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Why we need to make a Japanese learning plan:
While learning goals are a target that you aim for, learning plans will show you which step and action you need to take. That way you can reach your goals steadily, quickly within your time and money budget.
Learning plans helps you manage your time and allocate your time budget strategically (especially with detailed plans), it helps you keep everything in check, to see if what you’re doing is enough for you to reach those goals? If it’s not enough, you’ll need some adjustments.
Learning plans helps you focus solely on what you’re doing, you don’t have to worry about other things because you have already allocated your time into individual tasks.
You might need an hour or two to make a Japanese plan, however, don’t hesitate to spend that much of time, what you can benefit from it will be worth it.
Practice and learning plans:
There are two types of Japanese learning plans:
Mid-term plans (2-4 years): You have to sketch out what you need to do in 2 to 4 years. For example, your goal is to become a Japanese interpreter in 3 years. You can plan to focus on the basis and do some research on the field that you wish to work on (think about it as the time for you to relax since you will be more excited over things that you like) in the first year. In the second year, you need to practise for both the test and your listening and speaking skills. The third year will be the time for you to practise your speaking and writing skills, along with improving your specialized Japanese vocabulary.
Short-term plans (6 months – 1 year): Based on those above mid-term plans to determine what you need to do in each year, only this time is for each quarter, month and day. It’s important to allocate your time for every day.
How to make a Japanese learning plan?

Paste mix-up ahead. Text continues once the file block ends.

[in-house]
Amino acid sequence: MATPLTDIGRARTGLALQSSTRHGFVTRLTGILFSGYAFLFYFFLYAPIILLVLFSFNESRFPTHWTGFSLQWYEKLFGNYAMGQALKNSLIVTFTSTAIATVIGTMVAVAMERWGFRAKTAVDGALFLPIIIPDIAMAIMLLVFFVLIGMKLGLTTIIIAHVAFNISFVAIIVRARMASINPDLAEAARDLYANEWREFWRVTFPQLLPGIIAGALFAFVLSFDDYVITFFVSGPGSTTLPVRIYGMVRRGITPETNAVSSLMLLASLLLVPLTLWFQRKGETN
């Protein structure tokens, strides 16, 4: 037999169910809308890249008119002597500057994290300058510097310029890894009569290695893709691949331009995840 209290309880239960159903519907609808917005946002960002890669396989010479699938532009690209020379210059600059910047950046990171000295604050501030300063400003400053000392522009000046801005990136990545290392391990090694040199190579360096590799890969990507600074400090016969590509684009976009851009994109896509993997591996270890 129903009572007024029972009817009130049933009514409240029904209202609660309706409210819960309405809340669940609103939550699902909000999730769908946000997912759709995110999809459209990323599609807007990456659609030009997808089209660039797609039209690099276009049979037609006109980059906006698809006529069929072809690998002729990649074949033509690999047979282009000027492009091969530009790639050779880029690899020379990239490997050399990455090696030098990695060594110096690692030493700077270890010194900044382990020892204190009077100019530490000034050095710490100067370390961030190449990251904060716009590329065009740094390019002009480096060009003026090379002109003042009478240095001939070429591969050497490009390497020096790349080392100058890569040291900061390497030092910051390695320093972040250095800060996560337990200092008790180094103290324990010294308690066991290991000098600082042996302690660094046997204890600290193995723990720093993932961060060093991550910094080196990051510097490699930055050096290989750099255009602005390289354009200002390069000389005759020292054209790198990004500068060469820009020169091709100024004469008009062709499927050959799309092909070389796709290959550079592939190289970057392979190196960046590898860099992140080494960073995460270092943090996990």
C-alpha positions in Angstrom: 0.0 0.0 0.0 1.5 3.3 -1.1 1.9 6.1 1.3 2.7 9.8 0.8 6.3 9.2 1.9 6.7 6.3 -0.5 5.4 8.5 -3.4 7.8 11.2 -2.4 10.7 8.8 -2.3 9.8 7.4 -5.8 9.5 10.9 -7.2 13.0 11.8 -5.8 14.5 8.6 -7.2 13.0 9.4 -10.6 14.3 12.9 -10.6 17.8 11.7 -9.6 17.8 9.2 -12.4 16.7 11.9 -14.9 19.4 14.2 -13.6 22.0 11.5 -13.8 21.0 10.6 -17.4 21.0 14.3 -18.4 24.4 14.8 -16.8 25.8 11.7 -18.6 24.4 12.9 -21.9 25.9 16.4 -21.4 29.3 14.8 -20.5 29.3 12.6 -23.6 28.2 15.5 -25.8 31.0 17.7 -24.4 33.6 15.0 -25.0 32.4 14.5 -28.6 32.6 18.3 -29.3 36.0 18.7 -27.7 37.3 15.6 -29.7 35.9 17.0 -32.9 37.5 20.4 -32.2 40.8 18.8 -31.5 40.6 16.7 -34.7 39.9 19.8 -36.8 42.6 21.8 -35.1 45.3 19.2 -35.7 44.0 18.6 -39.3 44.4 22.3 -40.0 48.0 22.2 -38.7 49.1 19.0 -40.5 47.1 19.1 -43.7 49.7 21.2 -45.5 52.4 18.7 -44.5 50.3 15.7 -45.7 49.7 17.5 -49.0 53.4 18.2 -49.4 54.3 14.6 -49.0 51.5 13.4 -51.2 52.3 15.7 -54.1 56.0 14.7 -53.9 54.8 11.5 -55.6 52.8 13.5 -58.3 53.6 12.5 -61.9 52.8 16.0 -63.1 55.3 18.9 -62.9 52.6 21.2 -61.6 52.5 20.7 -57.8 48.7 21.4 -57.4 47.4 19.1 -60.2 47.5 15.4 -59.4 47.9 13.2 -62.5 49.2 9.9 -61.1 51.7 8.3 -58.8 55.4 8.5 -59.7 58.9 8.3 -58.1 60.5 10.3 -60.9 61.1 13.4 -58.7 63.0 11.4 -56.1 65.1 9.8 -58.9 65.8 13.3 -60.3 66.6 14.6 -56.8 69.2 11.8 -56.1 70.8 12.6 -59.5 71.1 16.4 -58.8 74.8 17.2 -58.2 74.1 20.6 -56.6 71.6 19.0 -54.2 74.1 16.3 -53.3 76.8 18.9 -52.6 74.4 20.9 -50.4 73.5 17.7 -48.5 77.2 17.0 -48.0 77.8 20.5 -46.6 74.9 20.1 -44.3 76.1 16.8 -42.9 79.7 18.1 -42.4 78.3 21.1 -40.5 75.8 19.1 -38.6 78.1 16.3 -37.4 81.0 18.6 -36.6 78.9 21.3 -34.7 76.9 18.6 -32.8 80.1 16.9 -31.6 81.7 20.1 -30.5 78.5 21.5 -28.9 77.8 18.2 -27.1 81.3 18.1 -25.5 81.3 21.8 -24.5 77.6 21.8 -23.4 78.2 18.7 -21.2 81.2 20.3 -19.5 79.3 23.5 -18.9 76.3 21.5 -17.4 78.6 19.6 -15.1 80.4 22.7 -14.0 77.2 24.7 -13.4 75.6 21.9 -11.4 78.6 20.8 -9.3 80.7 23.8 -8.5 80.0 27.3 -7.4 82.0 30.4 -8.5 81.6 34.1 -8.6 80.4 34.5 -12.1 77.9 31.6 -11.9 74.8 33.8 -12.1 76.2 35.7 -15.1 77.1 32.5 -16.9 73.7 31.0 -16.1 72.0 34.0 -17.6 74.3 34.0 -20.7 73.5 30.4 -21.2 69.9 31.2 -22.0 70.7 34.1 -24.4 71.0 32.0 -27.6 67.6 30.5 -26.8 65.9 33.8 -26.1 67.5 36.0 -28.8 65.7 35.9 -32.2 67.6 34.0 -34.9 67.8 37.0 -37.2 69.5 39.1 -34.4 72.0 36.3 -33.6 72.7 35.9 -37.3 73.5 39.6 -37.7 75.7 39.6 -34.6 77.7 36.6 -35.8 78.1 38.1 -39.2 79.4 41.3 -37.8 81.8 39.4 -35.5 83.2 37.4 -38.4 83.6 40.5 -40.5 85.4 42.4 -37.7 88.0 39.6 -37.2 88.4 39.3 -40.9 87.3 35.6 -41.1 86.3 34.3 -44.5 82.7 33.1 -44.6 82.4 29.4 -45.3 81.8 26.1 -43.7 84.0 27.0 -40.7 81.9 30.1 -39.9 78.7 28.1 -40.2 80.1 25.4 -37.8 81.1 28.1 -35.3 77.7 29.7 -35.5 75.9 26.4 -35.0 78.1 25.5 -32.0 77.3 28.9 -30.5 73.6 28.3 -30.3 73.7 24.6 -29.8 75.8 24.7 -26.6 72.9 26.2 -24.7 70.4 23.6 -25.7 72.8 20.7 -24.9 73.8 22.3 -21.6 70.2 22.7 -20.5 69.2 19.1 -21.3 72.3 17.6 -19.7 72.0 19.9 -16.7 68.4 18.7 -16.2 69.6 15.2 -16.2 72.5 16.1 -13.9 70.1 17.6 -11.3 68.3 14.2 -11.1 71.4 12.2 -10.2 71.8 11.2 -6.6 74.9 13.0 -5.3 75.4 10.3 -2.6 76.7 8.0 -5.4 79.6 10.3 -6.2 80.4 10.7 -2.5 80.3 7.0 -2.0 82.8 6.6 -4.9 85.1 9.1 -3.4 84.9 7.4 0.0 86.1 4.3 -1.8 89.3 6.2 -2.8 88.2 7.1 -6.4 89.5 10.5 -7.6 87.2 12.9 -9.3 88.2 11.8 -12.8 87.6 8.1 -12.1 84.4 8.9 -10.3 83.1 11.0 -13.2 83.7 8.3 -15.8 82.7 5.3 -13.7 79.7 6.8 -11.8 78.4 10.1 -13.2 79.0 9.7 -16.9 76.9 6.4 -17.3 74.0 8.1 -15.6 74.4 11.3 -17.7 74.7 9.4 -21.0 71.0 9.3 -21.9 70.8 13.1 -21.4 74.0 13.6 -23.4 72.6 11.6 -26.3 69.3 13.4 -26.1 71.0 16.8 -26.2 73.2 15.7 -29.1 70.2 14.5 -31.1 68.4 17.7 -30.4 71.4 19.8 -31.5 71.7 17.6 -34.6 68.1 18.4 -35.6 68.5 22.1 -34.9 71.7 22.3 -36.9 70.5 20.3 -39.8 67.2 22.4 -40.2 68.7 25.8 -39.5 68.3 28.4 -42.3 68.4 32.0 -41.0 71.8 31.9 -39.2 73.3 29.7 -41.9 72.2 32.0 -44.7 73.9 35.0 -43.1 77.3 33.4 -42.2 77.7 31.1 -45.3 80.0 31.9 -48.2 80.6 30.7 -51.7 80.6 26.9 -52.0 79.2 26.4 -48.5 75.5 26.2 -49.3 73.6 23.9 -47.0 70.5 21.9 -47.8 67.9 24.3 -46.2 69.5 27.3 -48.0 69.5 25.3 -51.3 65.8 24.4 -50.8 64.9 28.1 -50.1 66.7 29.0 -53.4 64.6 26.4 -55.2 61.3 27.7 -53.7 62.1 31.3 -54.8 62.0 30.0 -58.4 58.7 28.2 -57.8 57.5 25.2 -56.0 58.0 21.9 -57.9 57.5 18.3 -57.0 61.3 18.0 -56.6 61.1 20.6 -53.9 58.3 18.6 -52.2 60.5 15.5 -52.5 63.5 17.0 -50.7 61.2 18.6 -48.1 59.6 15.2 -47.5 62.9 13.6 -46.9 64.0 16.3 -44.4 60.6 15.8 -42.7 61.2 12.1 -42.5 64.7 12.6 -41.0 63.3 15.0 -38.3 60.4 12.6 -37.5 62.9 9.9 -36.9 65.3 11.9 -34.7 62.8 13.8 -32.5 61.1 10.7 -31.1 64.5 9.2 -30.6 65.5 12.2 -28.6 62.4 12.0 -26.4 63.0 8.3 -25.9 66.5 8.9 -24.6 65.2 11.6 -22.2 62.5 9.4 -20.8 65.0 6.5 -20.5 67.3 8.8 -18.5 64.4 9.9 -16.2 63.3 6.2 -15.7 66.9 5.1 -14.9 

Making a Japanese learning plan isn’t hard, what you need is a goal, take everything in consideration (mostly time), and find out what tasks need to be done to achieve the goal in a specific period of time – how long it takes to complete each task. It goes on like that until you’re able to allocate your time for each day.
For example, if you want to have your N5 after a month learning Japanese, you need to understand things you need to know about the JPLT N5, the JPLT N5 structure, how much N5 vocabulary or N5 Kanji or N5 grammar you need to learn. Split each day’s workload (25 days for example), you will know how much vocabulary, Kanji or grammar you need to learn every day.
You also need to make time to practise listening, writing and sometimes take some sample JPLT N5 so you can learn and see your progression at the same time. From the amount of vocabulary, Kanji…you need to learn in a day, take note of how long it takes for you to learn, which time is the best for you then choose that time to learn every day. You can relax, research, prepare as well as do other things in the remaining time. That’s how you use your day to reach your goal.
Deal with unexpected scenarios
While following your plan, unexpected things will probably happen (illness, family business,.), there are things you can take a rain check on (friend gathering, family business…), there are things you can’t avoid (take a rest to recover from illness). Therefore, you need to have buffer time to back up your plan. For example you can’t learn 7 days straight in a week, only learn in 6 days and spend one remaining day to revise, relax and to deal with unexpected scenarios. When you make a Japanese learning plan, or any other plan, don’t forget about this buffer time.
Review your plan every day
At the end of every day, spend some minutes to review what you have learnt in one day, how would you rank your day? 10 for an excellent day and go on. You’ll be rewarded if the outcome turns out well, and punished if the outcome turns out badly.
So you have already had your detailed plan, now it’s time to get started. Be determined to achieve your goal, because there will be many hardships along the way. It may be from other factors (friends, studying…) and from yourself (laziness, your love for sleep and all the fun…). Just win over them and over yourself and improve every day.
Adjust your plan
Making a Japanese learning plan is based on the knowledge, prediction, for a point of time in the future. Things can go like planned, or better ( for example. Your goal is to have your N5 in a month, but you can do it in only 3 weeks). You then have to adjust your plan, be flexible. However, don’t take advantage of that to compromise with your laziness and lack of determination.